Do we need a Malaysian CIA?

Opinion  |  Nathaniel Tan
Published:  |  Modified:

COMMENT | One of the more interesting things to come under public scrutiny after GE 14 was the existence of the Malaysian External Intelligence Operation (MEIO), which appears to be the Malaysian version of the America’s Central Intelligence Agency (CIA).

Recently, we learned that the MEIO now has a new boss, which presumably means the agency is alive and well.

We are fresh off Mission Impossible fever and our understanding of intelligence agencies is likely more informed by popular media than anything else.

When it comes to actual facts, one of the most recent surveys of Malaysia’s intelligence agencies appears to have been done by Cilisos. It identifies four agencies in Malaysia that appear to be involved with foreign intelligence - the MEIO, the Special Branch of PDRM, the Royal Intelligence Corps of the military, and the Chief Government Security Office which is also under the Prime Minister’s Department.

It appears not much is known about these agencies and what they do.

The MEIO wanted to be such a secret that they even assumed what was in essence a false public identity - the “Research Division” of the Prime Minister’s Department.

It’s former director-general, Hasanah Abdul Hamid courted controversy when it was discovered that she had written a letter to the boss of the CIA, Gina Haspel, requesting support should the results of GE14 be a close call.

Another recent controversy involving foreign elements were the comments made by the president of the International Republican Institute (IRI), Daniel Twining in July, essentially boasting (in a roundabout way) of having played a significant role in bringing about the results of GE14.

Let’s take a deeper look into these cases, along with how we are handling relations with countries like China and Singapore, and think about how a country like Malaysia should play the intelligence/counter-intelligence game.

Is IRI foreign meddling?

The IRI and Haspel controversies, being revealed around the same time, courted a number of comparisons, with each side accusing the other of the bigger betrayal and treason.

Certainly, if I were Twining, I would have been much more careful in dispensing self-aggrandising comments that compromise the neutrality of his organisation.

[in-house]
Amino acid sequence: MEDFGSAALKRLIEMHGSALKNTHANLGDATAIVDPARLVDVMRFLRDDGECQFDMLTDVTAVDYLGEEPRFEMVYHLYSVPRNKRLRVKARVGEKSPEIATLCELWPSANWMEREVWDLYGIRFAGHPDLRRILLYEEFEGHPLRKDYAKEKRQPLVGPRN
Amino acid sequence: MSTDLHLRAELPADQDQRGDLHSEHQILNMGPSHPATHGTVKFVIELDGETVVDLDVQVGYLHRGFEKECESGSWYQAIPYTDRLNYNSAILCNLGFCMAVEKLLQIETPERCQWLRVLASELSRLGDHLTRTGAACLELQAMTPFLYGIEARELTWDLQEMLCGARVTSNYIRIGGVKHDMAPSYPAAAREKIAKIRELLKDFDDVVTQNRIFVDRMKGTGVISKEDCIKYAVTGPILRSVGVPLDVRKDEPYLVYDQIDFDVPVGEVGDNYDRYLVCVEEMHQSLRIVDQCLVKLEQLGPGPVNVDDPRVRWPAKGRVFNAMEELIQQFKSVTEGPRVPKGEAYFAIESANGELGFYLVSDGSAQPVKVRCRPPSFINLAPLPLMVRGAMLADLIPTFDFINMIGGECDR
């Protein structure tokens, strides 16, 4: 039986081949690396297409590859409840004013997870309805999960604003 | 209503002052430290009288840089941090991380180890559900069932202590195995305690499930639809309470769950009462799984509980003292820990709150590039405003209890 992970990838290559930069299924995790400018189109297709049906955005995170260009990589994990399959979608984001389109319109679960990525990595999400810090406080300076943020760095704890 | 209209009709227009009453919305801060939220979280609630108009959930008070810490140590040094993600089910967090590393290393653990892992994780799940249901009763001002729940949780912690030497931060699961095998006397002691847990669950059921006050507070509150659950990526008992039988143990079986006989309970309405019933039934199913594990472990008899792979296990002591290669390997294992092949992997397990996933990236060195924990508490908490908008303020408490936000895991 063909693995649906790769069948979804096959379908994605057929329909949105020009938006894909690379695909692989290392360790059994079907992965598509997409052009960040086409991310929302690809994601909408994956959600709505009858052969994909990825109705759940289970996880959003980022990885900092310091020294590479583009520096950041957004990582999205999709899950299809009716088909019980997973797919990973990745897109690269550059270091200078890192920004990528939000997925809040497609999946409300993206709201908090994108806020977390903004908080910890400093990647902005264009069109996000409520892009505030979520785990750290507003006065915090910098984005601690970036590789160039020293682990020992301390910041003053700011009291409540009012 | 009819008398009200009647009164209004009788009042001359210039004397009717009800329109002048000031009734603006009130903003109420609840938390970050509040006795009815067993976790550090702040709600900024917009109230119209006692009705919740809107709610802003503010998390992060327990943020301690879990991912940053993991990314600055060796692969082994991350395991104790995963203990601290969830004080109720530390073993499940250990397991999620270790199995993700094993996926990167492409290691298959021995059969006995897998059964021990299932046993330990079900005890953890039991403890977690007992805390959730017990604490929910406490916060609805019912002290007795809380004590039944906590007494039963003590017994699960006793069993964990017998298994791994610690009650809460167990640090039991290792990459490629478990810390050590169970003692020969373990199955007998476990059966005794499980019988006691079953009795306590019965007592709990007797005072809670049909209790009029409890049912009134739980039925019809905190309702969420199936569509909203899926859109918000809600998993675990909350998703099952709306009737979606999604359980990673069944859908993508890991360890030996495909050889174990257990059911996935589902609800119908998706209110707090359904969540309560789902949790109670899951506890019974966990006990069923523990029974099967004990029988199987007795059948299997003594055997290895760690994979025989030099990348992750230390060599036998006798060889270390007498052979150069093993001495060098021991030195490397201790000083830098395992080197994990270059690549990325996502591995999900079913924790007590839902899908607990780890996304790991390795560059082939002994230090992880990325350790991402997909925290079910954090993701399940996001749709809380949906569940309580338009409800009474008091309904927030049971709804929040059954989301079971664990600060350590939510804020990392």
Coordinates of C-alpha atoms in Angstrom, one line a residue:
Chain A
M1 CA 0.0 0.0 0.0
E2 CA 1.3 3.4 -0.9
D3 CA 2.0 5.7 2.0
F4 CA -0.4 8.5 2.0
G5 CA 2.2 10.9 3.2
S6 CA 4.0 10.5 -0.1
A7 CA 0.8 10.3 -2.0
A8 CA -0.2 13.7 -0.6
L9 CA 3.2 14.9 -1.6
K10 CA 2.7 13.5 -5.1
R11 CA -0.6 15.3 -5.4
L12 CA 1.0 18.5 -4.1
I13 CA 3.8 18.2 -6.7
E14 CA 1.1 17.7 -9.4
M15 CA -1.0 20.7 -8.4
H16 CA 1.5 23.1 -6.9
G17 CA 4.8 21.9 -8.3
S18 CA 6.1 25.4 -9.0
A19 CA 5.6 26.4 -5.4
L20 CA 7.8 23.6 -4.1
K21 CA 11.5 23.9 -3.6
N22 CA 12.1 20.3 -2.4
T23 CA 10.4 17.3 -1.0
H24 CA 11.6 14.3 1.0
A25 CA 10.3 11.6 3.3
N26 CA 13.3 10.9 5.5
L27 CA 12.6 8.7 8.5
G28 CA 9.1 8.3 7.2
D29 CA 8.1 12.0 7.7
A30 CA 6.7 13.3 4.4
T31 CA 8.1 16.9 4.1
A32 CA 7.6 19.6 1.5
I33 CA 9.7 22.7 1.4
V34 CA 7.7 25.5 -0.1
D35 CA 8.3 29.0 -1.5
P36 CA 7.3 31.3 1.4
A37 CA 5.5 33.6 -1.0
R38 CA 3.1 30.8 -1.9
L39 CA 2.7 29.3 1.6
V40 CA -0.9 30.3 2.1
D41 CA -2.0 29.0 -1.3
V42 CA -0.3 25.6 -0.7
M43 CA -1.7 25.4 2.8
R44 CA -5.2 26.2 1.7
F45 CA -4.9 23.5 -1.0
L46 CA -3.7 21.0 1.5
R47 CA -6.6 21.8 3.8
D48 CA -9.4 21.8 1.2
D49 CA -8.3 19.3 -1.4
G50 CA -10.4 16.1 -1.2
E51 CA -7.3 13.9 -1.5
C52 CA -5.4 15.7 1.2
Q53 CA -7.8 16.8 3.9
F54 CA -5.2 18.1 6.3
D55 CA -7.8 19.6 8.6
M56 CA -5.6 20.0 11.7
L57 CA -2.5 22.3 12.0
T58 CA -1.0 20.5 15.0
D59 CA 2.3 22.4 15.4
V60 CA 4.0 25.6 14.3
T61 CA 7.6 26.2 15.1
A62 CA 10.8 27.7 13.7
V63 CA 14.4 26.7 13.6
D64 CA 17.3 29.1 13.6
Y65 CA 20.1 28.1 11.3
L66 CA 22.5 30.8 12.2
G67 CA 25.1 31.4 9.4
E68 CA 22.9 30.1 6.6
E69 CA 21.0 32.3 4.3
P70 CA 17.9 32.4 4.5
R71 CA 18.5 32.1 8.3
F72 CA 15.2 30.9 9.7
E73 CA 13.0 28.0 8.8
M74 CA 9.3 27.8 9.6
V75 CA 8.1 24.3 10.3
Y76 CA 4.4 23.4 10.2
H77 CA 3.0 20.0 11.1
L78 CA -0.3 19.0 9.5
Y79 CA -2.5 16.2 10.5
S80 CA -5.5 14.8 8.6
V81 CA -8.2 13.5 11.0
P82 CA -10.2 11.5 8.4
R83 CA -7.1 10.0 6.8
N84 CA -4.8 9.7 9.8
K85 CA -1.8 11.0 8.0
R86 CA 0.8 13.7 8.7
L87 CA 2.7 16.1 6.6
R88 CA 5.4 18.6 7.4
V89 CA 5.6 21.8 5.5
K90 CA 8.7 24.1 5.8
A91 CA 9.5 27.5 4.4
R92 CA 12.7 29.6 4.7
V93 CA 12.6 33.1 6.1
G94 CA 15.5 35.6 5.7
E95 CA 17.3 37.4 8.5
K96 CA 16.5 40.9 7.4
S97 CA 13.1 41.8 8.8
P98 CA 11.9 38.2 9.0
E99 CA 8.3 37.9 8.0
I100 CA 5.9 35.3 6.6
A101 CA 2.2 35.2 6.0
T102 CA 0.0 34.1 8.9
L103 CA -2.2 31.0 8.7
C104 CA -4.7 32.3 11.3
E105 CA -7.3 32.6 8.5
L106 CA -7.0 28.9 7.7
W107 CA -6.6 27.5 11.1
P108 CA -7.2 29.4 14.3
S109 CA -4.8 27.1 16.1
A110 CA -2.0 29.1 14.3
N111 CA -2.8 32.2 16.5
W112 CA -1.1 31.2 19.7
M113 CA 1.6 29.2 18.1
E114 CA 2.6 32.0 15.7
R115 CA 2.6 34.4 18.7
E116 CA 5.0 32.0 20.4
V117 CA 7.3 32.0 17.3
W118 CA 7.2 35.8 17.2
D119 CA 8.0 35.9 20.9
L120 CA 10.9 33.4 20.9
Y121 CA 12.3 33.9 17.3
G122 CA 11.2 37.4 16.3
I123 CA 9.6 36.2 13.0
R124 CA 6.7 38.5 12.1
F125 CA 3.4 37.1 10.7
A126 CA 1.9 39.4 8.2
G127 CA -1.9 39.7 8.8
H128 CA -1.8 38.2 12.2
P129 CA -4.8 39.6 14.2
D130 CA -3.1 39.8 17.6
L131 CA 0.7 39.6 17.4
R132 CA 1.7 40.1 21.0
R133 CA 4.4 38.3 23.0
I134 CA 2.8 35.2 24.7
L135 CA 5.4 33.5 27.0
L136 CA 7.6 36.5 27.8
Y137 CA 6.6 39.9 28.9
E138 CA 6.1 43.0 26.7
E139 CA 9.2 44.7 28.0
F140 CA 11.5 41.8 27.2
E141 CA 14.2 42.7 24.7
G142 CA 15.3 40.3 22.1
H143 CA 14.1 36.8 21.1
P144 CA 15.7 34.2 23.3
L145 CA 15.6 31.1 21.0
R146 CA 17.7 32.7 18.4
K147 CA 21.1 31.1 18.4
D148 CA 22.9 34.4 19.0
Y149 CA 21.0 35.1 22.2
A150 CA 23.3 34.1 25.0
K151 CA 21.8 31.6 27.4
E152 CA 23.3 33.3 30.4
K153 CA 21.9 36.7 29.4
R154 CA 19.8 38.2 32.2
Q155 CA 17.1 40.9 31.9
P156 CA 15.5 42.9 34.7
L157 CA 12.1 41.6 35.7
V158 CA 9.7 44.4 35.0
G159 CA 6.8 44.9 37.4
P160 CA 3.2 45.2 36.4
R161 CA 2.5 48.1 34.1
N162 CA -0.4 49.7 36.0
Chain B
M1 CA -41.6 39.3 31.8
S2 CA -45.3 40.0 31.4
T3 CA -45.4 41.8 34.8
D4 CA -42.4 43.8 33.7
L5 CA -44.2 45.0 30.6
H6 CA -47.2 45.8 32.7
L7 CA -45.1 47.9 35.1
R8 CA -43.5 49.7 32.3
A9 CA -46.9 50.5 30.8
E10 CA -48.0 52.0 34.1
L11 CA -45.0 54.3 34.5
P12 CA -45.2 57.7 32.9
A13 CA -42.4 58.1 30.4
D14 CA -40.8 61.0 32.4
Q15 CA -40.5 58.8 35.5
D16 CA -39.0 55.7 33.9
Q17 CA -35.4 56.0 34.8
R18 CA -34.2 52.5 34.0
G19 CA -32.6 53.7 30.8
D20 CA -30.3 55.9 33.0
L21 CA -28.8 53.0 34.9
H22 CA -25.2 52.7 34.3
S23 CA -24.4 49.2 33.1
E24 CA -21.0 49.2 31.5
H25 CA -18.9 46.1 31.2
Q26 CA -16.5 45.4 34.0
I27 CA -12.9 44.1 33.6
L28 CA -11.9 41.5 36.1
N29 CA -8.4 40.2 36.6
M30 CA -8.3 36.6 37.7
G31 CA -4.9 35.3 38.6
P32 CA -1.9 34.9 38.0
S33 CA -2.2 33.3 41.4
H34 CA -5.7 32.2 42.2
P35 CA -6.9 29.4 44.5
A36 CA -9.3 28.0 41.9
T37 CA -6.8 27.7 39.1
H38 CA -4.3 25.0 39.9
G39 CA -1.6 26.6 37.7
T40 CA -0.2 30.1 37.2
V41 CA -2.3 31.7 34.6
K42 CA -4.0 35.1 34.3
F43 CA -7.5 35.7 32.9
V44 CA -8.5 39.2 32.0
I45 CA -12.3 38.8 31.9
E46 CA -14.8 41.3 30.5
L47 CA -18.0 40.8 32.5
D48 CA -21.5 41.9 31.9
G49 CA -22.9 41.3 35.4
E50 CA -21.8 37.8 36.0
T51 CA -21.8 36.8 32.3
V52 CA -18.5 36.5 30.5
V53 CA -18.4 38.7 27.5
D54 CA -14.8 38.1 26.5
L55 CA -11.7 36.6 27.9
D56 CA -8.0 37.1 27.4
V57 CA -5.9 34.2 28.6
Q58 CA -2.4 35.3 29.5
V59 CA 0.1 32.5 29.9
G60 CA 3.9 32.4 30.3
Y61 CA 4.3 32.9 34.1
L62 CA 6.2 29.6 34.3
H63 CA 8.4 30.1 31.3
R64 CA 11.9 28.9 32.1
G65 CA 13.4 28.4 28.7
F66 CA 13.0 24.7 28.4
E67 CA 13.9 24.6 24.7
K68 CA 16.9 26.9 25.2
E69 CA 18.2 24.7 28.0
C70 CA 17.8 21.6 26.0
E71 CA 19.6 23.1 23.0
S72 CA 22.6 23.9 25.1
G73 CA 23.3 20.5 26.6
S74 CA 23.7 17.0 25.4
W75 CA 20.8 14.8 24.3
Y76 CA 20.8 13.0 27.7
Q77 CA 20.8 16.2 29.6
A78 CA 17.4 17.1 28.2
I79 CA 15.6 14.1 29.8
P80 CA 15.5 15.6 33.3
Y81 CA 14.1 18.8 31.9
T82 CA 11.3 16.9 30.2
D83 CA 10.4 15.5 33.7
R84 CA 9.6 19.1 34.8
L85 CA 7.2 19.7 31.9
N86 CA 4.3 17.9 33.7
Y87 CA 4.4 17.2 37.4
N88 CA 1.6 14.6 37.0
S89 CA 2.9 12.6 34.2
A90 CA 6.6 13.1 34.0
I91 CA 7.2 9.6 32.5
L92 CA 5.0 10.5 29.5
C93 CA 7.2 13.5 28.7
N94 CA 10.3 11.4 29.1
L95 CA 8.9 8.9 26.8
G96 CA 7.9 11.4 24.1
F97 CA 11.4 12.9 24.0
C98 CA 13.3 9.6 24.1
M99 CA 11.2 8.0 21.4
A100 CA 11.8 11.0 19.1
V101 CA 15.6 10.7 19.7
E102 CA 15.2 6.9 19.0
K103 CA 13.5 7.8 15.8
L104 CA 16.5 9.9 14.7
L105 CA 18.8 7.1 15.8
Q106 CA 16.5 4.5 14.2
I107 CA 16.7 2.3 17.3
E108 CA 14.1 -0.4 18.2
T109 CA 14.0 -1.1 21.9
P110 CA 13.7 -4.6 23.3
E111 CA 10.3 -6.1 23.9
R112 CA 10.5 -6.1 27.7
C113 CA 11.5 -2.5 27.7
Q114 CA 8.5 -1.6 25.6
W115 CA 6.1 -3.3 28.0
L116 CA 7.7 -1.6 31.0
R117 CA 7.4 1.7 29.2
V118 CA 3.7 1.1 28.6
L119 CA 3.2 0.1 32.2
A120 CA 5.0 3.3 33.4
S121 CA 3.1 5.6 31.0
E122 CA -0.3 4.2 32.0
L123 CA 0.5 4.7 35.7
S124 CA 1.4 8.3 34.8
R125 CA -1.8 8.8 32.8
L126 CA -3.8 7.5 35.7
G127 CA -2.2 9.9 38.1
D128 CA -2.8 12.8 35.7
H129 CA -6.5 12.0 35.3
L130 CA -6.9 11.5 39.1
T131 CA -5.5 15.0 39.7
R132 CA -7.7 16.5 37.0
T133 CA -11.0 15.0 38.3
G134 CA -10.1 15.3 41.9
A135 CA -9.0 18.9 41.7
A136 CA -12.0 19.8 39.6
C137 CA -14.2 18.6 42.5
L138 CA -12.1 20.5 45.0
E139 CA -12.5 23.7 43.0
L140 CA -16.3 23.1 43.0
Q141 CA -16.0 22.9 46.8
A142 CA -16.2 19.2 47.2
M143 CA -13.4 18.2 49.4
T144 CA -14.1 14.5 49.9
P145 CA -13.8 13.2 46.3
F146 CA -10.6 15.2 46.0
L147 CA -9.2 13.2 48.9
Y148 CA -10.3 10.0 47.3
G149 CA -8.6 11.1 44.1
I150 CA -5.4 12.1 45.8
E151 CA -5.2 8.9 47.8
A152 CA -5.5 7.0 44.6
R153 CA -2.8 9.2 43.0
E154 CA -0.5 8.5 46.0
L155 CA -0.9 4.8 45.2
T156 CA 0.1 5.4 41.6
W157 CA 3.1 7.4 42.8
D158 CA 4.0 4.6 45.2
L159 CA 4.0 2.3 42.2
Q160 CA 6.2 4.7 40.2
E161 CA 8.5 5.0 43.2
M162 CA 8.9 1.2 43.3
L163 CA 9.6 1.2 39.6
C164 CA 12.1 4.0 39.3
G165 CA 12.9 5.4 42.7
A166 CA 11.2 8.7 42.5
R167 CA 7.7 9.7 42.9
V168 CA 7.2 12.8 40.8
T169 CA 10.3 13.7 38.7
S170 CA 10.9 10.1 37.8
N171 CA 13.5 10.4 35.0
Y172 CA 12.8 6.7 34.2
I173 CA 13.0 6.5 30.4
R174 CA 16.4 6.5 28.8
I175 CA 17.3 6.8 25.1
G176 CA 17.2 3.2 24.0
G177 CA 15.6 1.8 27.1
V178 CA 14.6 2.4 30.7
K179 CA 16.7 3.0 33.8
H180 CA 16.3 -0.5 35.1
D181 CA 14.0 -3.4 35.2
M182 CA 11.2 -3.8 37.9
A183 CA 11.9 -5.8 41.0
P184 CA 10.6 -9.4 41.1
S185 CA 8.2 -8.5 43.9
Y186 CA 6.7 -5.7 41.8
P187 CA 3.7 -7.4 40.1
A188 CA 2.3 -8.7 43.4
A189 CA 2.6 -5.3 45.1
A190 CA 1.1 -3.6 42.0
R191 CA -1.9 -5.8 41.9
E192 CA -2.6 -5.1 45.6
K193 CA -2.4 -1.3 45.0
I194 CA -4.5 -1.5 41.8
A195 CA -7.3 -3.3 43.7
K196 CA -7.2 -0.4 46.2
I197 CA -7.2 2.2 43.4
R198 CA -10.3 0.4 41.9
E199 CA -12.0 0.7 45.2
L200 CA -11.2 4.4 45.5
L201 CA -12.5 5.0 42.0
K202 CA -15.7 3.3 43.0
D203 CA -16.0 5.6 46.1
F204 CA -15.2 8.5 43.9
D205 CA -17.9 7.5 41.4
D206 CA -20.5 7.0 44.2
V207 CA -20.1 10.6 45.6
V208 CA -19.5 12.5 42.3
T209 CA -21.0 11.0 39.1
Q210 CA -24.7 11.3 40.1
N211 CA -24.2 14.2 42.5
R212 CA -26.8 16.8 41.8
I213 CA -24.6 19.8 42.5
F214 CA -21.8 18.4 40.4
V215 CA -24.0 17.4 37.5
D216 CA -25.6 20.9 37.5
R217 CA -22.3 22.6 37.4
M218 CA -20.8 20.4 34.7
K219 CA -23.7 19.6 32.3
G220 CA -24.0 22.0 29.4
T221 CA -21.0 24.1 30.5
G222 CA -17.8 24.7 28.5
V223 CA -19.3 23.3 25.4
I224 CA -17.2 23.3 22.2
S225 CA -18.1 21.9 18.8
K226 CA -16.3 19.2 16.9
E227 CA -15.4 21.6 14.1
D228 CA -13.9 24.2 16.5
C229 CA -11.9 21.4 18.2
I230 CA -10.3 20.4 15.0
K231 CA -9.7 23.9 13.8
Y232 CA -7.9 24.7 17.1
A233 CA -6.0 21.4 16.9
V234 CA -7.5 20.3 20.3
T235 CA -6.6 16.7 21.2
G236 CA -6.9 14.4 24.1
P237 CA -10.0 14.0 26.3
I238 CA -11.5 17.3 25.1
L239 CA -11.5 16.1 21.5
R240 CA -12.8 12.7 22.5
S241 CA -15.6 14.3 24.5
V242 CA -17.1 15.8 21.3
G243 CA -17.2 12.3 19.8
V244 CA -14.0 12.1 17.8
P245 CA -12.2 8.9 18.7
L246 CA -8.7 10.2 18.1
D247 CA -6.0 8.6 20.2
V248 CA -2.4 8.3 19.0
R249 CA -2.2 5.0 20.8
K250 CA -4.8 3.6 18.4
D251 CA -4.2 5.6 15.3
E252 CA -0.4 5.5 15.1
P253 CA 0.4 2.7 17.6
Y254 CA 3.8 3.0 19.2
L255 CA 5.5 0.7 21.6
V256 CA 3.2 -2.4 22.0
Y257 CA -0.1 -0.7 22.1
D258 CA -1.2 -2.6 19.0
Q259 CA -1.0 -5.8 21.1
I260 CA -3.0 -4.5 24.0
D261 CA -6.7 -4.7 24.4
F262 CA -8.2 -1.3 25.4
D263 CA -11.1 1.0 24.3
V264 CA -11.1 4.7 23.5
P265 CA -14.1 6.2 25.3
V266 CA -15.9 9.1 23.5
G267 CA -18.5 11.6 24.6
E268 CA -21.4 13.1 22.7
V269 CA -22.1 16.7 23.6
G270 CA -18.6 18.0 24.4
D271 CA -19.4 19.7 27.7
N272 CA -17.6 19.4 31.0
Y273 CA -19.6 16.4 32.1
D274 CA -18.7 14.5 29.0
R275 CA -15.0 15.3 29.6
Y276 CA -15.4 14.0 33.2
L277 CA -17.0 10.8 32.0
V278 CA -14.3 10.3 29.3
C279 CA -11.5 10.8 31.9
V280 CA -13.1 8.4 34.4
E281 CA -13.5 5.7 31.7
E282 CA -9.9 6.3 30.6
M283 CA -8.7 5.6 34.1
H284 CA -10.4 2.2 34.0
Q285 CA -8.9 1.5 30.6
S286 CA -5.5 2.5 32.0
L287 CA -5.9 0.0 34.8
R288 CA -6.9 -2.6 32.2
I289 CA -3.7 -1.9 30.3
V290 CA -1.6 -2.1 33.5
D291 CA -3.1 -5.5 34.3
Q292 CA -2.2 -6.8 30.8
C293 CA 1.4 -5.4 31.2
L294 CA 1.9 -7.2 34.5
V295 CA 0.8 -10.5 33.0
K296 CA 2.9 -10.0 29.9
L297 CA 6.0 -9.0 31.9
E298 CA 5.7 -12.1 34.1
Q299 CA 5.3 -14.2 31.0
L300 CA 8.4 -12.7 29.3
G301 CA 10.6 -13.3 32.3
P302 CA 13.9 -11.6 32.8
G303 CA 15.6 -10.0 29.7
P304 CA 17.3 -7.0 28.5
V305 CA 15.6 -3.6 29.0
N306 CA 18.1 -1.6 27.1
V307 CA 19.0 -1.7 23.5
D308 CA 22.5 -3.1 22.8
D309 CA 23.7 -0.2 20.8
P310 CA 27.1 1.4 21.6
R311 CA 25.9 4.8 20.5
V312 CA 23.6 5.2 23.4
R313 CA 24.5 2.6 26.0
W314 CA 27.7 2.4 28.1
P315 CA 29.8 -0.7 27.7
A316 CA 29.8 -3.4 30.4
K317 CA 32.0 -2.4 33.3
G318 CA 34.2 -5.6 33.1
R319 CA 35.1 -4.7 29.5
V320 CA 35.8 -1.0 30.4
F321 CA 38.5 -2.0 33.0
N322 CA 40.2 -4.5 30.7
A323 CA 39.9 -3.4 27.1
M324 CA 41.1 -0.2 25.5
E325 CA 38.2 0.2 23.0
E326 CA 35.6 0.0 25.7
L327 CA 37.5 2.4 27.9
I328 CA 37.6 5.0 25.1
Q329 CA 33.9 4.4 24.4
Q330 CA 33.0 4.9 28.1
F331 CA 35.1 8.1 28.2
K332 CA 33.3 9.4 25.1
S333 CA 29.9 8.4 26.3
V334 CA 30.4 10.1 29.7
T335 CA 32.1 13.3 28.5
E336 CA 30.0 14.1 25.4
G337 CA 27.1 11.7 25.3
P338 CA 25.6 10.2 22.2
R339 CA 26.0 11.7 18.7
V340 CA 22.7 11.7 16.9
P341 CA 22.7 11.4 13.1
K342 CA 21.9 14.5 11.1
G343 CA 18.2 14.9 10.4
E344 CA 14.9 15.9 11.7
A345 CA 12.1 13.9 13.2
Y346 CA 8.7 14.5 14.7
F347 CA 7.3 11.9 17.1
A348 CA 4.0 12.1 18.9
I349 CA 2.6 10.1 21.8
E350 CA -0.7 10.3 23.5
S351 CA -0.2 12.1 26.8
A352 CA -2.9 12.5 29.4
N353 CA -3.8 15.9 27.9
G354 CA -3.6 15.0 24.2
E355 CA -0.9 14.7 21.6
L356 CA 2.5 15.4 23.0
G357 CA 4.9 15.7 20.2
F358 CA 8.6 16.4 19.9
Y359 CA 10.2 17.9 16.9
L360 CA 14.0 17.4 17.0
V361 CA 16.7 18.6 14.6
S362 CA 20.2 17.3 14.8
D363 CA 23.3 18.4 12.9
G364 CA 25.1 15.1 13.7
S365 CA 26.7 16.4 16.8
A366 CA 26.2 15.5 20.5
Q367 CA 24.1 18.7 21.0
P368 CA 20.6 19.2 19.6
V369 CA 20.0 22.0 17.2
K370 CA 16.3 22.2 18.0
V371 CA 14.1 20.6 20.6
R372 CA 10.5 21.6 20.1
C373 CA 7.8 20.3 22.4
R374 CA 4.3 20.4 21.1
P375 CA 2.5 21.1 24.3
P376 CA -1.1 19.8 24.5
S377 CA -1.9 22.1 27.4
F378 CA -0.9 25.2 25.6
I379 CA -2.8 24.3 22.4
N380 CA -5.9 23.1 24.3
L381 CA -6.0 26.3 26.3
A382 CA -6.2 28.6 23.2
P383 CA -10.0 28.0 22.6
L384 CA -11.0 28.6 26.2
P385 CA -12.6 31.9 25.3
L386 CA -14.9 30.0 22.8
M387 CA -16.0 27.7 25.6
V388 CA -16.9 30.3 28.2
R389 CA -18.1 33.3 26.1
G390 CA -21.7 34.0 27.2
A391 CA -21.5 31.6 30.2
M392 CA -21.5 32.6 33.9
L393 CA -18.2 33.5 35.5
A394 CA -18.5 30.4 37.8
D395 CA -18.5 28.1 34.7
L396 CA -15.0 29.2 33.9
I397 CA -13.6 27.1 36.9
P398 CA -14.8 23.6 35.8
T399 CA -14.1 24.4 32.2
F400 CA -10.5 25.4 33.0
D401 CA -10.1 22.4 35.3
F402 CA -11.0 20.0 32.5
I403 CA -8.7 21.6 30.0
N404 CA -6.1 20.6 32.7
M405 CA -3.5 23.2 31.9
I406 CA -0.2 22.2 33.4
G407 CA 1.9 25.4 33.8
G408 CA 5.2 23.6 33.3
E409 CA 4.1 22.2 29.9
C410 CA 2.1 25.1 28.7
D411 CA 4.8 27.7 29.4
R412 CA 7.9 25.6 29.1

That said, I hesitate to consider the IRI case to be serious foreign meddling.

Organisations like the IRI are certainly no angels. I do believe it is indeed their raison d’etre to network and build relationships with any and all politicians of note in a given country - getting their fingers in every pie they can I suppose.

Linked to the Republican party in America, the IRI has a sister organisation called the National Democratic Institute (NDI), which is linked to the Democratic Party.

Organisations like these obviously seek to pursue their own interests in the countries they operate in, often under the rubric of very vague, general terms such as ‘promoting democracy’, ‘capacity building’ and so on.

My impression however, is that they are not particularly malicious or insidious. I could be wrong, but while they obviously try to build networks and peddle influence, these aren’t the types of people who are involved in installing puppet regimes or Manchurian candidates - though some of course may also work for the CIA, who has done exactly that kind of thing.

Sorbet diplomacy

I think in my past life as a political worker, I may have attended one of these IRI trainings before, many years ago.

I don’t remember much about it, except that it was led by someone who had worked for Arnold Schwarzenegger’s gubernatorial campaign in California, if memory serves.

It was a pretty harmless workshop, and fairly basic as I recall. I remember us going through one of those 4 quadrant diagrams on a mahjong paper (a Swot analysis perhaps). Not exactly cutting edge, revolutionary stuff.

To a degree, I had a small impression that these types of workshops were also a way to feed (in this case, American) political operatives by giving them international work - a form of patronage not unfamiliar to us here in Malaysia.

Not long after GE14, I remember seeing pictures of foreign embassies hosting various Harapan and Harapan-aligned luminaries at very fancy dinners (I imagine Rafizi Ramli’s PKR campaign will be to appeal to those who feel left out from such luxury) - which I suppose were activities held in the same vein: foreign operatives trying to get feet in the door and fingers in the pie.

Perhaps it is naive, but I don’t think these kinds of activities will result in a lot of undue influence. Chocolate mousse and strawberry sorbets will only get one so far I suppose.

Treasonous letter

Hasanah seems to give off an air that says less ‘Judi Dench’ and more ‘bomoh’.

I think the Haspel letter was a very bad thing to do on behalf of Hasanah and the MEIO. It was an action in bad faith, and almost certainly an improper abuse of what should be a non-partisan position.

In a country like America, which is much more sensitive to these things, it would have courted incredible scandal.

A police investigation into Hasanah’s actions are thus likely warranted.

If we consider the nett effect of the action however, I doubt that such a letter could have possibly had any significant effect on our domestic politics.

Honestly, if I were the director of the CIA, I’d be liable to laugh at such a request.

Not that the CIA is above such meddling; they have proven time and again that they are perfectly willing to meddle in a highly unethical manner in the domestic politics of countries when they feel enough of their interests is at stake.